As prices have gone down, we’ve seen a wide variety of clever uses of additive or 3D printing. Fashion accessories, casts for broken limbs, and houses are just some of the applications that have hit the news.
The technology still has real limits. The process is painfully slow. The range of materials (and their physical properties) is small. Costs are still too high. And results can be problematic, with small errors adding up to frustration, humor, and perhaps art. One of the biggest limits is conceptual. For those used to building three-dimensional devices in a traditional manner, the switchover can be difficult.
In the traditional subtractive manufacturing world, you take a blank and cut away at it – slicing, grinding, and sanding — until you get what you are looking for. The stuff (wood, metal, plastic, etc.) is less important to cost savings than the labor and the steps.
In the 3D world of additive manufacturing, the more stuff there is, the more time and material it takes to produce a finished piece. The economics are reversed. The limitations, rules of thumb, and short-cuts need to be rethought. So, for instance, instead of sharp edges, rounded corners are less expensive.
Industry has jumped in with both feet, with prototyping leading the way. They can afford the expense of going up the learning curve and investing in equipment, including custom printers.
The story is different for personal 3D printing. None of the limits diminish the potential, but they do delay its broad adoption. As with previous digital technologies (e.g., social networking, animation, gaming, printing missing cat and yard sale posters), current challenges can be distracting and can make it difficult to see which applications might take off in the personal sphere, once industry has solved some of the problems.
Who thinks in three-dimensions? It’s a limited (perhaps artificially limited) capability. Most of us are not “makers.” But we do have some: Artists, hobbyists, jewelry makers, woodworkers, designers (including fashion), prop masters, and do-it-yourselfers (customizing and repairs). Some of these people work more in arts than in craft. They invent and imagine as they build, and those elements aren’t easily integrated into a toolset for the masses.
However, as was scene with personal printing, created elements can be shared to allow personalization and customization. With that in mind, here are a few guesses on what might become the killer app (the application that will spur widespread adoption) for 3D printing:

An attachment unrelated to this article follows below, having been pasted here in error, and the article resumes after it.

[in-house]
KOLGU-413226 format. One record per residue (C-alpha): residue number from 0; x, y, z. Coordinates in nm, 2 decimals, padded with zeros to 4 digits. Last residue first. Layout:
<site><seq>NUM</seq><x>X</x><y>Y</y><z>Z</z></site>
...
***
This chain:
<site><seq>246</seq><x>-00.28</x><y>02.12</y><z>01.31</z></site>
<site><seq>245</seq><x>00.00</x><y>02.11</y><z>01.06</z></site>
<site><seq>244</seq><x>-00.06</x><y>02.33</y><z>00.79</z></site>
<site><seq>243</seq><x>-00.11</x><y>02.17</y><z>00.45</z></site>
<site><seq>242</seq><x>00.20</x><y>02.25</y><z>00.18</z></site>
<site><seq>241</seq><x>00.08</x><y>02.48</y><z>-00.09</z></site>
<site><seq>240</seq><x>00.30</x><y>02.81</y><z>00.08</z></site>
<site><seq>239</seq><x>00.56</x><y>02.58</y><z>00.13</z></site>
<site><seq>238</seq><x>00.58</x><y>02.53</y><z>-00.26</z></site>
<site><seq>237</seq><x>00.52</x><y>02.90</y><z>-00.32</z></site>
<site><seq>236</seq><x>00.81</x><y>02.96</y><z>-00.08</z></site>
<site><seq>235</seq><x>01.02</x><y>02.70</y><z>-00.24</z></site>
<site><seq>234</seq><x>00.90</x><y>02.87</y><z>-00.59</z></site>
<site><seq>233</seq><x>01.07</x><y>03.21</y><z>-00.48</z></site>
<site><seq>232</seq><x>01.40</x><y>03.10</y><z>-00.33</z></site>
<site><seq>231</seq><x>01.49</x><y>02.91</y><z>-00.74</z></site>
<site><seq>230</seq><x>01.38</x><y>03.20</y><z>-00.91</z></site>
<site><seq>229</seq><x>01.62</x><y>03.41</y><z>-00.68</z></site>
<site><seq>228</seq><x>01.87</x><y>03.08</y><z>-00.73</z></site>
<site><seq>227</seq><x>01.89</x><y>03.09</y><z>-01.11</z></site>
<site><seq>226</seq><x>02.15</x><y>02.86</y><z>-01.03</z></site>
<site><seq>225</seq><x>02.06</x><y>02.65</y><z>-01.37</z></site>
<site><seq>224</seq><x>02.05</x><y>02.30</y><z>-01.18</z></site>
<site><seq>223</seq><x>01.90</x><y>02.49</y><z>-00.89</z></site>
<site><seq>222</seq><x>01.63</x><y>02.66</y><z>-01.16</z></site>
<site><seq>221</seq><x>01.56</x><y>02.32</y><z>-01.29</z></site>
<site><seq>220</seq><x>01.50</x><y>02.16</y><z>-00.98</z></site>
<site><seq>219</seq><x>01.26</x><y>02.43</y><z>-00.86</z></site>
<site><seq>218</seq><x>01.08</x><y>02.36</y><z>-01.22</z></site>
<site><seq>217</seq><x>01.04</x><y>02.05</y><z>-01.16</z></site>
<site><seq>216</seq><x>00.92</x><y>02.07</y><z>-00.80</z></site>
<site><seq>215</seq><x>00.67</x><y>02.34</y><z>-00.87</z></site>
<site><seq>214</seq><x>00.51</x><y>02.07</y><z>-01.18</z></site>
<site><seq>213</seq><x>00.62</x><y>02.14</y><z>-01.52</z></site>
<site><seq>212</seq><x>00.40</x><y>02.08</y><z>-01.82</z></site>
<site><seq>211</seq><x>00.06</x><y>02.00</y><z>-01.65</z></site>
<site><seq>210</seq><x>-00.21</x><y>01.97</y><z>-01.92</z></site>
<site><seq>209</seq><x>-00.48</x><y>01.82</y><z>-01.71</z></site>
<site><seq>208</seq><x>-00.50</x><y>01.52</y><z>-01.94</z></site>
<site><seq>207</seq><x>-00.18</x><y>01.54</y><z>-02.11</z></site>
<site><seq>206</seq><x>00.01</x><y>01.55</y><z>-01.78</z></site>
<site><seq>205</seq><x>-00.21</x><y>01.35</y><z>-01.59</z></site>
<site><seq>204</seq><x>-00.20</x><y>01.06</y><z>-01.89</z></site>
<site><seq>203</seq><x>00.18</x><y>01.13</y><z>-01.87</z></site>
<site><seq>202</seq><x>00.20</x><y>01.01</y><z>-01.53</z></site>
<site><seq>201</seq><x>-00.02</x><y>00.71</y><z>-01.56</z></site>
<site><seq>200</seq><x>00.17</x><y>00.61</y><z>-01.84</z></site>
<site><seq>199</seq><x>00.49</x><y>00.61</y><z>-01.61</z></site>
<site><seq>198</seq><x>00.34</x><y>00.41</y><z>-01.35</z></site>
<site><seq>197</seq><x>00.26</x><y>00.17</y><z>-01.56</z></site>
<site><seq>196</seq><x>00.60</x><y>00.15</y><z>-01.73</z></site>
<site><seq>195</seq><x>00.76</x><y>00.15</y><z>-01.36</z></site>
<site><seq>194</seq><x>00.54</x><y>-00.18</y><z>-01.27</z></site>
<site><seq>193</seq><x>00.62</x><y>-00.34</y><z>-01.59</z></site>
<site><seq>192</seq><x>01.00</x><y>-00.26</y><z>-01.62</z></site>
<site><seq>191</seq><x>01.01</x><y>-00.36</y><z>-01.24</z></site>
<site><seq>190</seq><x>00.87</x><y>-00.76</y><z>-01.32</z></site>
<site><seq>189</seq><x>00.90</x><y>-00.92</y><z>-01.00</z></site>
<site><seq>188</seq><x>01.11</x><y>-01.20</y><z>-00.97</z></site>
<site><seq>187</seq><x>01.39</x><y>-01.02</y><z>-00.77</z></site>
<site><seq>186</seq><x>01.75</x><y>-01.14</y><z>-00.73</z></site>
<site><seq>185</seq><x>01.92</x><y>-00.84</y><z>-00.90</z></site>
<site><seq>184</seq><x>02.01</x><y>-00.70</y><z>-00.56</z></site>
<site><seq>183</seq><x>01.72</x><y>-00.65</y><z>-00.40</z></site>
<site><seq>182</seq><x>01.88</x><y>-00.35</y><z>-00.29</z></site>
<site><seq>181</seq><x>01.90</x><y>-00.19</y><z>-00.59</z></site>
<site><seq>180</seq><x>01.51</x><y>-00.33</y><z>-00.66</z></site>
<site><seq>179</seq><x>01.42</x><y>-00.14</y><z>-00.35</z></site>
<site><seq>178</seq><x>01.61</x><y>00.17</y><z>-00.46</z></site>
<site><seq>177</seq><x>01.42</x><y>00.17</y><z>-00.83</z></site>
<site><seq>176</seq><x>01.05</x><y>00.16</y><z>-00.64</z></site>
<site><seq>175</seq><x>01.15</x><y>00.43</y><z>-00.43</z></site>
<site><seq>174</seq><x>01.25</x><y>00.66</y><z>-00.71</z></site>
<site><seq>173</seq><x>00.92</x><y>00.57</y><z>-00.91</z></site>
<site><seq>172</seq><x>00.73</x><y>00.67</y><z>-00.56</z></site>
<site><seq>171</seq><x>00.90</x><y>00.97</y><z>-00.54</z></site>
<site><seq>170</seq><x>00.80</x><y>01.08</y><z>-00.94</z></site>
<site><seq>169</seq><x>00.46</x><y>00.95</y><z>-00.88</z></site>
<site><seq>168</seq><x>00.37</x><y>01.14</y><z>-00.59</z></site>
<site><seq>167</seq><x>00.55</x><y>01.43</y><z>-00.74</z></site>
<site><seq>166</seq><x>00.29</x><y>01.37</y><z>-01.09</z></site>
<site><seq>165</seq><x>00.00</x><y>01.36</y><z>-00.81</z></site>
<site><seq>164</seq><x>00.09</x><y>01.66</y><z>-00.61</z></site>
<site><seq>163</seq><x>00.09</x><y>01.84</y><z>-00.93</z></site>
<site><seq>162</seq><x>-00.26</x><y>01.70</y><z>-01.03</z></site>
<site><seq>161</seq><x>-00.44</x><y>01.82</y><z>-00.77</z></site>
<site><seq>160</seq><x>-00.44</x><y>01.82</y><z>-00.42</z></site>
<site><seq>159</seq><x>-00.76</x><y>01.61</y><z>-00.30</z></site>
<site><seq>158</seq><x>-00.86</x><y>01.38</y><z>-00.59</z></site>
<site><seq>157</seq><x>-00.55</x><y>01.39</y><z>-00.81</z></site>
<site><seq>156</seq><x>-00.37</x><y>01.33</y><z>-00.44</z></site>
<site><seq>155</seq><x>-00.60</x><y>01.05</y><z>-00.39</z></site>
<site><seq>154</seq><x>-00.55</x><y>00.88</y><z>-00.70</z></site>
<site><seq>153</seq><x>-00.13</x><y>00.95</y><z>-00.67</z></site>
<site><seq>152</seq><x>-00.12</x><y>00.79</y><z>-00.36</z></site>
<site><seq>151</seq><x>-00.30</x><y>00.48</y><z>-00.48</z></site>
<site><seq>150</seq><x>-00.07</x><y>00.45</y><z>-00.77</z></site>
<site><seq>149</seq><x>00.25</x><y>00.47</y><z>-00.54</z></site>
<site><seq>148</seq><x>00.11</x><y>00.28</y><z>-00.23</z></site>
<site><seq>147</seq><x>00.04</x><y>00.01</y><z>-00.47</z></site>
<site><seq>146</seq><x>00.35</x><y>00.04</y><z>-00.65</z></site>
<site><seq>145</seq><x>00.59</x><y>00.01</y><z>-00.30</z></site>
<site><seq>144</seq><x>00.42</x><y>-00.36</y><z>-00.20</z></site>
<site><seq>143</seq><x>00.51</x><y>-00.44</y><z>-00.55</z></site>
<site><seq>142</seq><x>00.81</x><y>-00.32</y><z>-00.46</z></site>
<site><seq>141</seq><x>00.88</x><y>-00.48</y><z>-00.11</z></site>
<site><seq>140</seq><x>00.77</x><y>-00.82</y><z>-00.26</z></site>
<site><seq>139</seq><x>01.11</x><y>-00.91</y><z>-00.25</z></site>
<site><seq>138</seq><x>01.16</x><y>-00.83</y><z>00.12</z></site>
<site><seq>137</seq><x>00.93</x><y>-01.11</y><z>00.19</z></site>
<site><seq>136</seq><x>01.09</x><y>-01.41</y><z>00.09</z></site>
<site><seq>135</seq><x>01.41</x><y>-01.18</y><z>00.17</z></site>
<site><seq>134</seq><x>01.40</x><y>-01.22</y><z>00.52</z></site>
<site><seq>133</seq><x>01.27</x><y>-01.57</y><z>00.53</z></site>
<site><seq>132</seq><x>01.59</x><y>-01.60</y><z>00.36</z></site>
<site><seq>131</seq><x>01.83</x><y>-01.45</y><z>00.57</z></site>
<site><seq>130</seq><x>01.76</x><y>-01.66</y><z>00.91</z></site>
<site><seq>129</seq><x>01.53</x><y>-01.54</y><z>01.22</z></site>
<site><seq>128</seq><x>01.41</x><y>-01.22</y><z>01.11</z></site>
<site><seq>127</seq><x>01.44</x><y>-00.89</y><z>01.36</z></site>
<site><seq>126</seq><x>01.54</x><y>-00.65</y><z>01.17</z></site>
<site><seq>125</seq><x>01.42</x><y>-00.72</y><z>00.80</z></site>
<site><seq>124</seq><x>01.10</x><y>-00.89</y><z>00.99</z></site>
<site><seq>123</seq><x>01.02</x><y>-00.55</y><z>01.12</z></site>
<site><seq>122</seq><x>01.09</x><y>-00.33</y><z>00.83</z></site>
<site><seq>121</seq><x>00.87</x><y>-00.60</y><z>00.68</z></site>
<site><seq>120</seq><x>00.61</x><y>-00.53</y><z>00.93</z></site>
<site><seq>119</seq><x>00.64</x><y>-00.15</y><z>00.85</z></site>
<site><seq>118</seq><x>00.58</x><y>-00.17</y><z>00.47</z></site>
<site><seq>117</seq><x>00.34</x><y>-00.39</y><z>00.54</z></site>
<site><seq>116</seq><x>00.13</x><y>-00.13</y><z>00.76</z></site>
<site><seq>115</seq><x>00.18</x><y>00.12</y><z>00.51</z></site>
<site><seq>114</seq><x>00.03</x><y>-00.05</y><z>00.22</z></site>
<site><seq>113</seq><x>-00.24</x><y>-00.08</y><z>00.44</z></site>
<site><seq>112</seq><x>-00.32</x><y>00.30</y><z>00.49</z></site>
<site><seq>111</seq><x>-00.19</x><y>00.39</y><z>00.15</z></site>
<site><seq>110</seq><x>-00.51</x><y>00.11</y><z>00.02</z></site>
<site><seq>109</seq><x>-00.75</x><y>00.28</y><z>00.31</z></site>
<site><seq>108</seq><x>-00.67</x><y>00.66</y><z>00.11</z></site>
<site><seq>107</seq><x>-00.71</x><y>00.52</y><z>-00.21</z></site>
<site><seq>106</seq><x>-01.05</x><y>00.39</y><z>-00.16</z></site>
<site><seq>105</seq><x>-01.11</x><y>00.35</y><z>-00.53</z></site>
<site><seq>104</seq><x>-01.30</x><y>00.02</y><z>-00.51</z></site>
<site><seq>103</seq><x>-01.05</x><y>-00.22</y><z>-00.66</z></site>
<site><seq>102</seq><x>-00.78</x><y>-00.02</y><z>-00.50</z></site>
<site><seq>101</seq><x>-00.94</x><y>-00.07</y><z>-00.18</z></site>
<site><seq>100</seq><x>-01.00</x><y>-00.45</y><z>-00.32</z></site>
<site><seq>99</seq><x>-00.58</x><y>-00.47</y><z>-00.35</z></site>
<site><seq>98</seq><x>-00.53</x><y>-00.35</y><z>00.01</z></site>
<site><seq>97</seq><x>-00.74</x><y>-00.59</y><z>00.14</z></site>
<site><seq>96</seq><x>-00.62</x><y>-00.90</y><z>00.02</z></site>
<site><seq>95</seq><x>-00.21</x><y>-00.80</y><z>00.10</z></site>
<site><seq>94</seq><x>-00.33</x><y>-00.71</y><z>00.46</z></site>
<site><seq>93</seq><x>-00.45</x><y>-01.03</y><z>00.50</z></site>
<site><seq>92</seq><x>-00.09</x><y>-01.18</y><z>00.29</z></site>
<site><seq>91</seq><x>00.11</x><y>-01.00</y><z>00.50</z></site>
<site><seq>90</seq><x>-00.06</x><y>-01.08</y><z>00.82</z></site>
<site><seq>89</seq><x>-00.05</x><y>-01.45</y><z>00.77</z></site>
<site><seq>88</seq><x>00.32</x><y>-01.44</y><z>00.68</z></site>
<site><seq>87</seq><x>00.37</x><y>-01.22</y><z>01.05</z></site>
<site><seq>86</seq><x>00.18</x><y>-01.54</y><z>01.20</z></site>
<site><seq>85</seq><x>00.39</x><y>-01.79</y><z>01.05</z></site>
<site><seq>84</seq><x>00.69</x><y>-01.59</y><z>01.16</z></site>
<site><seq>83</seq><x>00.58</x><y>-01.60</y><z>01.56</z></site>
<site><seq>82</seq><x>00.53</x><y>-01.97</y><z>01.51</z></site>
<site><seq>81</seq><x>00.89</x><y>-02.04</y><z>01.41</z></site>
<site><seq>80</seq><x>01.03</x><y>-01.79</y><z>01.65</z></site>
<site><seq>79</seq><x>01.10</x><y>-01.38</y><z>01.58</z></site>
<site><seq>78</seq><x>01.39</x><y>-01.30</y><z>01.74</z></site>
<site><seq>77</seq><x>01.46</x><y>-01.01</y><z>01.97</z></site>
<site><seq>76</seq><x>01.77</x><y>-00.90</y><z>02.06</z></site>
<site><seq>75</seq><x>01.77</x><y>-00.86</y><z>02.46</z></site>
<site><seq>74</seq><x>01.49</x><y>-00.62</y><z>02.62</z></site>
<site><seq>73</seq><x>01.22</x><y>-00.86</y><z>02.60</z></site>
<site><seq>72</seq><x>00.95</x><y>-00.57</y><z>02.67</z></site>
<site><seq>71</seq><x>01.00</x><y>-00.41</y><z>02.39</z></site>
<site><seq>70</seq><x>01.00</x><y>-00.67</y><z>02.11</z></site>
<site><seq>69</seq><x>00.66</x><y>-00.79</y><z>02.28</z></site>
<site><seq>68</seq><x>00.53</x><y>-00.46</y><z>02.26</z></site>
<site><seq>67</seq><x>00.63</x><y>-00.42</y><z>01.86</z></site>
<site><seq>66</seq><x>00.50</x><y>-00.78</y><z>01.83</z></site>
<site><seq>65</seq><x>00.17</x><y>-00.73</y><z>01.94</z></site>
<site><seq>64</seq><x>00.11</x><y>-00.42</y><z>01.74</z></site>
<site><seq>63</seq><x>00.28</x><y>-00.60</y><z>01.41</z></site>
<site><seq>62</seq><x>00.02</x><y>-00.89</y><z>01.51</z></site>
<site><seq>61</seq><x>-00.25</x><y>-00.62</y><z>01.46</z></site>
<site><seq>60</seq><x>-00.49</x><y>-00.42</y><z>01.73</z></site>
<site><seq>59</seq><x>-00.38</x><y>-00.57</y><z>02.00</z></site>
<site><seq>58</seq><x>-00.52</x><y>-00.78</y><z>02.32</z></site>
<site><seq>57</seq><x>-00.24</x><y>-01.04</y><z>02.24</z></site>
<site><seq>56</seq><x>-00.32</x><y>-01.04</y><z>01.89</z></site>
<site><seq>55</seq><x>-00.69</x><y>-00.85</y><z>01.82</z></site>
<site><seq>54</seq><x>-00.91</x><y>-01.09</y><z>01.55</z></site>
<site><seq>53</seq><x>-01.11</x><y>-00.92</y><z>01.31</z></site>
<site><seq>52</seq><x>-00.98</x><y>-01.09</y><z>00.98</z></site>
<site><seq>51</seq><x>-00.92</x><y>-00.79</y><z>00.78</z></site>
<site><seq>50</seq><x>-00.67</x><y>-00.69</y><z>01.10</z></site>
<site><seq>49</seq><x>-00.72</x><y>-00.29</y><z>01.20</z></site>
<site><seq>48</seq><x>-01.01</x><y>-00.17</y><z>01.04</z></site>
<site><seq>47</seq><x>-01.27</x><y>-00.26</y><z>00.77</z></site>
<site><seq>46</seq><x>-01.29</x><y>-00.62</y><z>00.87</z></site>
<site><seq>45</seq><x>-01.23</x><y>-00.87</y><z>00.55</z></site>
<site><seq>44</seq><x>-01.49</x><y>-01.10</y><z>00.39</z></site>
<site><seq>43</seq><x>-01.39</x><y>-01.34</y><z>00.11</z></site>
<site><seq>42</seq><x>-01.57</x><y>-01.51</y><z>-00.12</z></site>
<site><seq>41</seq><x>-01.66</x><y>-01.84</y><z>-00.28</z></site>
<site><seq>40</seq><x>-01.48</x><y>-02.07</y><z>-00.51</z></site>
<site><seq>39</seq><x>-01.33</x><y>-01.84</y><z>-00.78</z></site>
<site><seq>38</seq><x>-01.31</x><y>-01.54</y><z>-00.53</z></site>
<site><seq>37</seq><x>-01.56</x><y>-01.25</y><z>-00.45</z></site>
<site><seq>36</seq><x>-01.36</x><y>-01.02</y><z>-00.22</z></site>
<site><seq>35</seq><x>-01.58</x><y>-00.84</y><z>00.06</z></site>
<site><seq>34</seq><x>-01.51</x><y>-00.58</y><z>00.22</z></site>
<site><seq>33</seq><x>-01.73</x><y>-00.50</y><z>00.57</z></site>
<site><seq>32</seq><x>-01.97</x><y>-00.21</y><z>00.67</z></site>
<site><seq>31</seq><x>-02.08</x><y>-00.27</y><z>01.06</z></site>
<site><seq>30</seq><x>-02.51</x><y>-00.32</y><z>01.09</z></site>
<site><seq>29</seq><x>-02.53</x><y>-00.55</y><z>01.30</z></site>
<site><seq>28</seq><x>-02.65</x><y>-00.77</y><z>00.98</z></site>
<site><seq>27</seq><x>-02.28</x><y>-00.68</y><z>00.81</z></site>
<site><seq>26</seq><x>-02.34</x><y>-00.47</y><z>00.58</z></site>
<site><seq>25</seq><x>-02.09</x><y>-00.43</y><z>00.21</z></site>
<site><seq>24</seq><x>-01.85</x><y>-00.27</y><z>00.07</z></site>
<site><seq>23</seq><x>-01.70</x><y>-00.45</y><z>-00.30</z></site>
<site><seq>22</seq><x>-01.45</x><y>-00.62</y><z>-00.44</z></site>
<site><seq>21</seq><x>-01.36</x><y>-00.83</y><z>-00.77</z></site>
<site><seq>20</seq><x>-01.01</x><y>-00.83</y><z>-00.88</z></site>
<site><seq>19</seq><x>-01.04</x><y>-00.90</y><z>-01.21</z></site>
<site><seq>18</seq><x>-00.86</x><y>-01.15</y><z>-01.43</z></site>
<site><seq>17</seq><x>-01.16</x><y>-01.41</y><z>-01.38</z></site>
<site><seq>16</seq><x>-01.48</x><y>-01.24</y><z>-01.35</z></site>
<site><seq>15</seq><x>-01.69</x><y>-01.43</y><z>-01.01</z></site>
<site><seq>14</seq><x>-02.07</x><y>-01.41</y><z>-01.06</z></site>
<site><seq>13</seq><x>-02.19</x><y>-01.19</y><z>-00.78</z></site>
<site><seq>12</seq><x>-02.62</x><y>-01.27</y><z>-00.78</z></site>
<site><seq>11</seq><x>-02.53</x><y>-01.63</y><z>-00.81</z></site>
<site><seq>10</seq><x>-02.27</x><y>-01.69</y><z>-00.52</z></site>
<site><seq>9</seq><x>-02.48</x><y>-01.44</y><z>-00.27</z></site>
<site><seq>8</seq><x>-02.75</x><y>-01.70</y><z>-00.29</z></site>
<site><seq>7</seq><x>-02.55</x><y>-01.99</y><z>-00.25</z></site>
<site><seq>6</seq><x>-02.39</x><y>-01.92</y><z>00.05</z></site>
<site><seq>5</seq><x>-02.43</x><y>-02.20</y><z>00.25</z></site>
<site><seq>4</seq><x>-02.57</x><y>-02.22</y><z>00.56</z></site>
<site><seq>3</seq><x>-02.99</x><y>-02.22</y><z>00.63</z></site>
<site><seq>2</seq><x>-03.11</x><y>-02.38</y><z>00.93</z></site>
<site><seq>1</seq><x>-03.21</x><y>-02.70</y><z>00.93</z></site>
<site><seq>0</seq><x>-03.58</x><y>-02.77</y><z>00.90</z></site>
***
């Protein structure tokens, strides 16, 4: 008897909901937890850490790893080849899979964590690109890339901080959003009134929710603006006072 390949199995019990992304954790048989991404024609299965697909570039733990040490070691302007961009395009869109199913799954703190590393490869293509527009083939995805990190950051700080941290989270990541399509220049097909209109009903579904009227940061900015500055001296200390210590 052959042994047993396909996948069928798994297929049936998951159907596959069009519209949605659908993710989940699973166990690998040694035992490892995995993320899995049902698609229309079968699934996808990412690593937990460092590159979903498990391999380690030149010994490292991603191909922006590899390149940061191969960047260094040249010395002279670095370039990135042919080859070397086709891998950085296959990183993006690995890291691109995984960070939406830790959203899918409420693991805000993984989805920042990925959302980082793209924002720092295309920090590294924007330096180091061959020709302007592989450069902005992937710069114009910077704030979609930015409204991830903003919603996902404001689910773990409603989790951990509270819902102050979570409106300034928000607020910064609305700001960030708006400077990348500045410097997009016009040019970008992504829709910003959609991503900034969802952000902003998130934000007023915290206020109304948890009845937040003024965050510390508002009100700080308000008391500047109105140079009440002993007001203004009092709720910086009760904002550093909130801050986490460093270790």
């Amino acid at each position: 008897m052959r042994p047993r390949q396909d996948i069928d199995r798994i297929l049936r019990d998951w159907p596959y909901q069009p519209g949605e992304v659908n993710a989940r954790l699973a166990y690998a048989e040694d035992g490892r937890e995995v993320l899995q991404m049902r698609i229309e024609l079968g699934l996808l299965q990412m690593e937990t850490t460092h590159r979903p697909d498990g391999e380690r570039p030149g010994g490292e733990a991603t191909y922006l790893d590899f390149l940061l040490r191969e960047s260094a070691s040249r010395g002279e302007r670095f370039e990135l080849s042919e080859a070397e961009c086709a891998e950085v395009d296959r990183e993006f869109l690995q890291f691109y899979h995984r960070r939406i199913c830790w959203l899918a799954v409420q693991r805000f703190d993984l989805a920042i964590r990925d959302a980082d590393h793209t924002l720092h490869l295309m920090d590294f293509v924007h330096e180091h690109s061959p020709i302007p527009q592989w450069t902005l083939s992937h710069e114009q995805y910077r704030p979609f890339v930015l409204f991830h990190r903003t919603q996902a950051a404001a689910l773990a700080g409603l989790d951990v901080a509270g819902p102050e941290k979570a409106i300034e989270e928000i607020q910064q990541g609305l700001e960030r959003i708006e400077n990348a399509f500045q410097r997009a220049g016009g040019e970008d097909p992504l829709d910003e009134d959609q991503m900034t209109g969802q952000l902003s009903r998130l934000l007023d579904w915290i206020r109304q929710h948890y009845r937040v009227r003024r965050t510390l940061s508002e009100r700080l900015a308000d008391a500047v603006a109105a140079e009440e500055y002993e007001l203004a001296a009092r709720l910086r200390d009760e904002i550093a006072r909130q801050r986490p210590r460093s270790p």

Toy-of-the-week club – Imagine a download site that has new designs for puzzles, game pieces, and action figures available on a regular basis. If the price is right, these can become “must-haves” for every kid or gamer.
Souvenirs and premiums – Today, a big part of success in popular culture — movies, television, music, games, sports – is tied to (sometime exclusive) giveaways. Software and extras (added movie scenes, variations on songs, scorekeeping charts, and posters) are already available online to build loyalty. In person, items like key chains, bobblehead dolls, pens, water bottles, stress balls, and mugs are given away as promotions. If a site were available to the plans for these, people could make the items they love for themselves. This would be a low-cost way to advertise and deepen connections with customers/clients.
Monster mash-up – Perhaps the most distinctive opportunity will be the ability to combined 3D shapes into new things. Already, devotees of costume play use 3D printing to create armor. Imagine the possibility of creating the various parts of a helmet (visor, neck guard, emblem, crest, chin guard, etc.) were available for designs of different eras and nations. Take that a step further so these elements could be put together whatever the user wanted, and manufactured in the desired size. Of course, this could be taken even further with morphing software that could suggest new helmet halfway between one worn in third century Rome and one worn by a 16th century samurai. This approach to mash-ups could be adapted to jewelry, game pieces, and even garden tools.
Education – This might be the most promising and culturally valuable. The ability to have kids explore and create objects they can hold and manipulate could bring lessons home in ways that are otherwise impossible. Though schools may have centralized 3D printers available to provide artifacts for lessons, my guess is that the big market here will be for parents who are focused on enrichment education.
There are other possibilities. For instance, in the face of rapid changes to household accessories and devices, it could become standard to have plans for pieces online, along with instructions on how to make repairs or enhancements. A more 3D savvy populace may hack their environments with custom storage containers, birthday sculptures instead of cards, or even some social networking applications or plans that go viral. We might even use 3D printing for meals. Who knows?
One thing is certain. The widespread adoption of 3D printing by industry is bringing us closer to personal printing every day as challenges, costs, and the need for specialized training continue to drop.